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Who Wants to Kick a Millionaire?

A catastrophic loss of confidence is in the making, as corporate bosses continue to reap taxpayers' billions.
 
 
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During the Great Depression, American moviegoers seeking escape could ogle platoons of glamorous chorus girls in “Gold Diggers of 1933.” Our feel-good movie of the year is “Slumdog Millionaire,” a Dickensian tale in which we root for an impoverished orphan from Mumbai’s slums to hit the jackpot on the Indian edition of “Who Wants to Be a Millionaire.”

It’s a virtuoso feast of filmmaking by Danny Boyle, but it’s also the perfect fairy tale for our hard times. The hero labors as a serf in the toilet of globalization: one of those mammoth call centers Westerners reach when ringing an 800 number to, say, check on credit card debt. When he gets his unlikely crack at instant wealth, the whole system is stacked against him, including the corrupt back office of a slick game show too good to be true.

We cheer the young man on screen even if we’ve lost the hope to root for ourselves. The vicarious victory of a third world protagonist must be this year’s stocking stuffer. The trouble with “Slumdog Millionaire” is that it, like all classic movie fables, comes to an end — as it happens, with an elaborately choreographed Bollywood musical number redolent of “Gold Diggers of 1933.” Then we are delivered back to the inescapable and chilling reality outside the theater’s doors.

Just when we thought that reality couldn’t hit a new bottom it did with Bernie Madoff, a smiling shark as sleazy as the TV host in “Slumdog.” A pillar of both the Wall Street and Jewish communities — a former Nasdaq chairman, a trustee at Yeshiva University — he even victimized Elie Wiesel’s Foundation for Humanity with his Ponzi scheme. A Jewish financier rips off millions of dollars devoted to memorializing the Holocaust — who could make this stuff up? Dickens, Balzac, Trollope and, for that matter, even Mel Brooks might be appalled.

Madoff, of course, made up everything. When he turned himself in, he reportedly declared that his business was “all just one big lie.” (The man didn’t call his 55-foot yacht “Bull” for nothing.) As Brian Williams of NBC News pointed out, the $50 billion thought to have vanished is roughly three times as much as the proposed Detroit bailout. And no one knows how it happened, least of all the federal regulators charged with policing him and protecting the public. If Madoff hadn’t confessed — for reasons that remain unclear — he might still be rounding up new victims.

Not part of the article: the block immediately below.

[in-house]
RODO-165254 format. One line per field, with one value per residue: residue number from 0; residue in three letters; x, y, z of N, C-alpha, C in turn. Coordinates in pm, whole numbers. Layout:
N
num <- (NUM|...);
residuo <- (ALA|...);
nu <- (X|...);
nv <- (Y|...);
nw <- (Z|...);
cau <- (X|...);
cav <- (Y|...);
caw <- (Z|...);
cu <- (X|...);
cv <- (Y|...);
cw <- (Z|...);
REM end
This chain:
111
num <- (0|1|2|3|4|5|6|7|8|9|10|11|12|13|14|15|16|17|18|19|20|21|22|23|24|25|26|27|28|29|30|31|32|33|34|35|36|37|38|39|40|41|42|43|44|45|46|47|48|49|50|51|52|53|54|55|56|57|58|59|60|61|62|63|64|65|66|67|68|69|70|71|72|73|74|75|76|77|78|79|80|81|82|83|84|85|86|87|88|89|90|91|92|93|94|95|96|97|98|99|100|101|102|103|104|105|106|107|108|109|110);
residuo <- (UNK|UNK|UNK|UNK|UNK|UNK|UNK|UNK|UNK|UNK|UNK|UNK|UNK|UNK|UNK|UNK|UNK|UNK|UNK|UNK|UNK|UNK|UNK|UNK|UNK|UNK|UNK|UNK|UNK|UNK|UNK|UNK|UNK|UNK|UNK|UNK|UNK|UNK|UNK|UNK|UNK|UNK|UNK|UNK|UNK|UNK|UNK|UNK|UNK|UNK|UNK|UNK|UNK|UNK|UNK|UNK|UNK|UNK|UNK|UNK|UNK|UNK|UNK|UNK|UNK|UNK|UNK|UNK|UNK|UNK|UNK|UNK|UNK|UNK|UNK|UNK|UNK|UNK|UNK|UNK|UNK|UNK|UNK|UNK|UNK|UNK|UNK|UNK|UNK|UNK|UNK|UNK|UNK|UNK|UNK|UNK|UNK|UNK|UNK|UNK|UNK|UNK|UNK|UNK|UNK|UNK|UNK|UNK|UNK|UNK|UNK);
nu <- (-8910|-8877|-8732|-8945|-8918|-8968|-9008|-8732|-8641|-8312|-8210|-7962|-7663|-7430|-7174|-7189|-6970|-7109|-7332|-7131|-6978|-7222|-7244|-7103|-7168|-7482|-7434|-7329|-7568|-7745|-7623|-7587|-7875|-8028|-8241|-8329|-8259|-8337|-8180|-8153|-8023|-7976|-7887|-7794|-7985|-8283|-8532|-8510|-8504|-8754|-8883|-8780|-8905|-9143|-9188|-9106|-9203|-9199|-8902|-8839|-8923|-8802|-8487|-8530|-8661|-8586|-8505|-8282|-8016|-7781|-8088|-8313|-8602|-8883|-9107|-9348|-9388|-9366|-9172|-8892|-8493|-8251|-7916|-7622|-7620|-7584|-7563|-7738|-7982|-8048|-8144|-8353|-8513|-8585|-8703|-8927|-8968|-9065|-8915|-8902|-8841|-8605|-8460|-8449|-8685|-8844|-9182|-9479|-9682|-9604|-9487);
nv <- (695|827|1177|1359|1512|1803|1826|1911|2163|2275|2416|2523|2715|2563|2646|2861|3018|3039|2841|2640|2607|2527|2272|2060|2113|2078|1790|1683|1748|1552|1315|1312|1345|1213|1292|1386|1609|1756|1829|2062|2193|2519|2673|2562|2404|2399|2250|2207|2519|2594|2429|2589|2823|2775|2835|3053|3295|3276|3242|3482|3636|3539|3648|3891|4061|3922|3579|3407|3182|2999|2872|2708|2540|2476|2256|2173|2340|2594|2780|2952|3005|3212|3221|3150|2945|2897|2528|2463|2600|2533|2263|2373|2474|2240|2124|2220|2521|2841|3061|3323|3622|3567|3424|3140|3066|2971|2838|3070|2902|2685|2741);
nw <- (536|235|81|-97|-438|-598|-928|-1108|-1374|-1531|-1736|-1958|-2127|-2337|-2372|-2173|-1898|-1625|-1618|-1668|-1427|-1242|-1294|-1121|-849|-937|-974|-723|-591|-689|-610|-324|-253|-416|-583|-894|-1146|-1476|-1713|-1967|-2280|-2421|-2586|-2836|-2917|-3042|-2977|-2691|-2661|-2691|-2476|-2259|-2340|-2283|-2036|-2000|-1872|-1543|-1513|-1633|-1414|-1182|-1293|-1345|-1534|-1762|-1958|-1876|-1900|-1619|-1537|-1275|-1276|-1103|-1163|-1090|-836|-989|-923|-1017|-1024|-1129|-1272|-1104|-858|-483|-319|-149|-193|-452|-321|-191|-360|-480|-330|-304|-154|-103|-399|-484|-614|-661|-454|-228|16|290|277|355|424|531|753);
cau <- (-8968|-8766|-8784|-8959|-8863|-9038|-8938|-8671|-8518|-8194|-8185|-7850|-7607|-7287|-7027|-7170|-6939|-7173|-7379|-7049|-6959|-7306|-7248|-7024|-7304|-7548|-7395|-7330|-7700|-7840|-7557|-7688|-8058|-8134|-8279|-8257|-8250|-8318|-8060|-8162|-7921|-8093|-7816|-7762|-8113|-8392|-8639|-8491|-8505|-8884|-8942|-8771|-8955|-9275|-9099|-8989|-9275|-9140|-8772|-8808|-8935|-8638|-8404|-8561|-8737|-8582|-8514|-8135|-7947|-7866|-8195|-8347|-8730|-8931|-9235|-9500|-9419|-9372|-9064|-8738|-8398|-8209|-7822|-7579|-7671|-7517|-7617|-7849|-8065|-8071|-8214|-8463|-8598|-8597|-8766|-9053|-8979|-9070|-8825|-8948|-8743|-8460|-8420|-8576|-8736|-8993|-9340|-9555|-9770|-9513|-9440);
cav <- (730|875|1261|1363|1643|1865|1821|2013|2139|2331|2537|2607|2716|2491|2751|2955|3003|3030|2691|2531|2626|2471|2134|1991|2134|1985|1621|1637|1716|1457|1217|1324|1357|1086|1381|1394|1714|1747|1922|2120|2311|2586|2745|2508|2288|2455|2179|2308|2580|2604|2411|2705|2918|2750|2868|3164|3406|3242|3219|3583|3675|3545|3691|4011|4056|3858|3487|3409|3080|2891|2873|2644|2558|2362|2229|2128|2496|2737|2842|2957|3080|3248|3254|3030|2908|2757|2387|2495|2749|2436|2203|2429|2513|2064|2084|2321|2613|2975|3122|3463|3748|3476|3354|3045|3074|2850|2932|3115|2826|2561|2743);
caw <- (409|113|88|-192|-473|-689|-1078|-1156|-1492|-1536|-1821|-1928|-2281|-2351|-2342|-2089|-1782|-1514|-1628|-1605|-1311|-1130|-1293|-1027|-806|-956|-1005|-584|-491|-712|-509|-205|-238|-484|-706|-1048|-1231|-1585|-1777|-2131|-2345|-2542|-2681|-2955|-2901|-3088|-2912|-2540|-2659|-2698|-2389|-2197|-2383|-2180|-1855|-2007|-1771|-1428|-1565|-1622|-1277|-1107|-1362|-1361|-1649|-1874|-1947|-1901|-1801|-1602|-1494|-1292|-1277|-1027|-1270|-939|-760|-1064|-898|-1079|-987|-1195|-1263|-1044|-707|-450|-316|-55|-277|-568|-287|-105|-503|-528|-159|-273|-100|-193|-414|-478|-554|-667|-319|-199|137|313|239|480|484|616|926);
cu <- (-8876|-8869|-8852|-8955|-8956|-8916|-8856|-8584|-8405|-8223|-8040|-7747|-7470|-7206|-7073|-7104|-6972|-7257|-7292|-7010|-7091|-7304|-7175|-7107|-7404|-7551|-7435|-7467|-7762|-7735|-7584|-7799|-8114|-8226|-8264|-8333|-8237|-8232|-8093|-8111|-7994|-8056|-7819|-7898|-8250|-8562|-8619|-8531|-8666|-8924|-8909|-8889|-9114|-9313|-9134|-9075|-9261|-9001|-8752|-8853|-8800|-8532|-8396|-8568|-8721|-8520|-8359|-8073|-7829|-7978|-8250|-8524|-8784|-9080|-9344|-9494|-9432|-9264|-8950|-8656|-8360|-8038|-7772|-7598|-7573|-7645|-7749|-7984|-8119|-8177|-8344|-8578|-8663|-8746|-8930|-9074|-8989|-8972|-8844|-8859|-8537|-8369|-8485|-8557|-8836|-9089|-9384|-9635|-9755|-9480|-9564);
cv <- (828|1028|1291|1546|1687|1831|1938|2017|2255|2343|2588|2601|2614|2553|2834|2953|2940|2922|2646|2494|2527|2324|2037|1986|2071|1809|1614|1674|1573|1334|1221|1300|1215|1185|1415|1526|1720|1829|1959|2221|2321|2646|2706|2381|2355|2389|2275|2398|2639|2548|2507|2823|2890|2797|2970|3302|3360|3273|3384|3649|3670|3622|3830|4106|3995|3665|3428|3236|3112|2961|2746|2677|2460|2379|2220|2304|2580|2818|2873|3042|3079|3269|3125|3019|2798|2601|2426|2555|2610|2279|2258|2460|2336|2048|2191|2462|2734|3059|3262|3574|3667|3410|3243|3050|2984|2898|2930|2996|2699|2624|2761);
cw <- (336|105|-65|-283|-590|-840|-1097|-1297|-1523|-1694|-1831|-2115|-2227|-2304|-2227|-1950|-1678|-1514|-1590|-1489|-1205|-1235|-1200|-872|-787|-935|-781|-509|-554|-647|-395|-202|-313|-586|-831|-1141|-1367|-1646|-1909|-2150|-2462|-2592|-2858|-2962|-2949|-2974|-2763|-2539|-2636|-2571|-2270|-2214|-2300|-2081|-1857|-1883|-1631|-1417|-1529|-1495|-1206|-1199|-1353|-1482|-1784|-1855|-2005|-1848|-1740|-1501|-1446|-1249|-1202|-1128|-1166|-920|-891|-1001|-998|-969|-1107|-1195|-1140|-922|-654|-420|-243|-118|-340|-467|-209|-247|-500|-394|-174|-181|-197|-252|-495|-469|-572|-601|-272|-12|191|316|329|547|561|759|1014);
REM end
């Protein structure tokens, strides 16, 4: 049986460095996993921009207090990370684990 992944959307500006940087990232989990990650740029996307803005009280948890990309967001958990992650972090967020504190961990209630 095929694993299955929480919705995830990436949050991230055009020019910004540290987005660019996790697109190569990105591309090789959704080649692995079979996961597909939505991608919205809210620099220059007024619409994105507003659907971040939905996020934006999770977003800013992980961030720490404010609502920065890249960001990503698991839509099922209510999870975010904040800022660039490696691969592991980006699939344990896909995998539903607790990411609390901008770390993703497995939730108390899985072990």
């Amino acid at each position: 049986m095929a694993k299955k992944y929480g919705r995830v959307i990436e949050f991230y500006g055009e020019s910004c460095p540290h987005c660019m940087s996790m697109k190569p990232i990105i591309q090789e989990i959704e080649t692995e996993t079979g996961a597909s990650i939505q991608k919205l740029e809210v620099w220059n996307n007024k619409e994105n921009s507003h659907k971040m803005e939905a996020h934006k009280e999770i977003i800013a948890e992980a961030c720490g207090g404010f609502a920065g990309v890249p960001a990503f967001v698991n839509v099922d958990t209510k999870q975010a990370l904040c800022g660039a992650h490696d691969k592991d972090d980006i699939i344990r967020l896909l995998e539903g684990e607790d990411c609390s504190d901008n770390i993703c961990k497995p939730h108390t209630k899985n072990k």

There is a moral to be drawn here, and it’s not simply that human nature is unchanging and that there always will be crooks, including those in high places. Nor is it merely that Wall Street regulation has been a joke. Of what we’ve learned about Madoff so far, the most useful lesson can be gleaned from how his smart, well-heeled clients routinely characterized the strategy that generated their remarkably steady profits. As The Wall Street Journal noted, they “often referred to it as a ‘black box.’ ”

In the investment world “black box” is tossed around to refer to a supposedly ingenious financial model that is confidential or incomprehensible or both. Most of us know the “black box” instead as that strongbox full of data that is retrieved (sometimes) after a plane crash to tell the authorities what went wrong. The only problem is that its findings arrive too late to save the crash’s victims. The hope is that the information will instead help prevent the next disaster.

The question in the aftermath of the Madoff calamity is this: Why do we keep ignoring what we learn from the black boxes being retrieved from crash after crash in our economic meltdown? The lesson could not be more elemental. If there’s a mysterious financial model producing miraculous returns, odds are it’s a sham — whether it’s an outright fraud, as it apparently is in Madoff’s case, or nominally legal, as is the case with the Wall Street giants that have fallen this year.

 
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